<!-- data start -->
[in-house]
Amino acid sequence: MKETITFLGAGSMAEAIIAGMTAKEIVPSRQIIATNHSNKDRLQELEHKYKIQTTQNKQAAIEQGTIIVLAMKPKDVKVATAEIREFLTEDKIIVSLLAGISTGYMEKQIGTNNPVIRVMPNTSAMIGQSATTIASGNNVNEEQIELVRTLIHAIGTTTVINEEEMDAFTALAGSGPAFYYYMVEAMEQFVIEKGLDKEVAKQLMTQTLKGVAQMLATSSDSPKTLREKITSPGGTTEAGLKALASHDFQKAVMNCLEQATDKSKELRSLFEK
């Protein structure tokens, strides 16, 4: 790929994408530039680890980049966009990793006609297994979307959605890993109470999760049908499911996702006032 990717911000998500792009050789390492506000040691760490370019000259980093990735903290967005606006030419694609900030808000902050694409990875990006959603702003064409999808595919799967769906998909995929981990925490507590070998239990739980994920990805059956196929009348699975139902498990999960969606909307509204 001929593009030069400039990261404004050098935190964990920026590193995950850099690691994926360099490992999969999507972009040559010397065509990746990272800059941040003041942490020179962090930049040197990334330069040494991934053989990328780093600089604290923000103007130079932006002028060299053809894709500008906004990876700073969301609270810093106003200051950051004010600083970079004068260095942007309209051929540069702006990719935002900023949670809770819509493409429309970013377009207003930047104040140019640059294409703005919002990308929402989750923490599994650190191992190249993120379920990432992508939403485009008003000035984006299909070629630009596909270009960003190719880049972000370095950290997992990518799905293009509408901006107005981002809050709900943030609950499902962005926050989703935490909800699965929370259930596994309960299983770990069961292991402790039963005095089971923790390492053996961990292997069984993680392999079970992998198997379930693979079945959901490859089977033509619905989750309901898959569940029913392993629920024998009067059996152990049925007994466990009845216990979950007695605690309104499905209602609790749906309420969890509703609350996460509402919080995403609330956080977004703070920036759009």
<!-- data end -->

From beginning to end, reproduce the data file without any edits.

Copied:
[in-house]
Amino acid sequence: MKETITFLGAGSMAEAIIAGMTAKEIVPSRQIIATNHSNKDRLQELEHKYKIQTTQNKQAAIEQGTIIVLAMKPKDVKVATAEIREFLTEDKIIVSLLAGISTGYMEKQIGTNNPVIRVMPNTSAMIGQSATTIASGNNVNEEQIELVRTLIHAIGTTTVINEEEMDAFTALAGSGPAFYYYMVEAMEQFVIEKGLDKEVAKQLMTQTLKGVAQMLATSSDSPKTLREKITSPGGTTEAGLKALASHDFQKAVMNCLEQATDKSKELRSLFEK
């Protein structure tokens, strides 16, 4: 790929994408530039680890980049966009990793006609297994979307959605890993109470999760049908499911996702006032 990717911000998500792009050789390492506000040691760490370019000259980093990735903290967005606006030419694609900030808000902050694409990875990006959603702003064409999808595919799967769906998909995929981990925490507590070998239990739980994920990805059956196929009348699975139902498990999960969606909307509204 001929593009030069400039990261404004050098935190964990920026590193995950850099690691994926360099490992999969999507972009040559010397065509990746990272800059941040003041942490020179962090930049040197990334330069040494991934053989990328780093600089604290923000103007130079932006002028060299053809894709500008906004990876700073969301609270810093106003200051950051004010600083970079004068260095942007309209051929540069702006990719935002900023949670809770819509493409429309970013377009207003930047104040140019640059294409703005919002990308929402989750923490599994650190191992190249993120379920990432992508939403485009008003000035984006299909070629630009596909270009960003190719880049972000370095950290997992990518799905293009509408901006107005981002809050709900943030609950499902962005926050989703935490909800699965929370259930596994309960299983770990069961292991402790039963005095089971923790390492053996961990292997069984993680392999079970992998198997379930693979079945959901490859089977033509619905989750309901898959569940029913392993629920024998009067059996152990049925007994466990009845216990979950007695605690309104499905209602609790749906309420969890509703609350996460509402919080995403609330956080977004703070920036759009």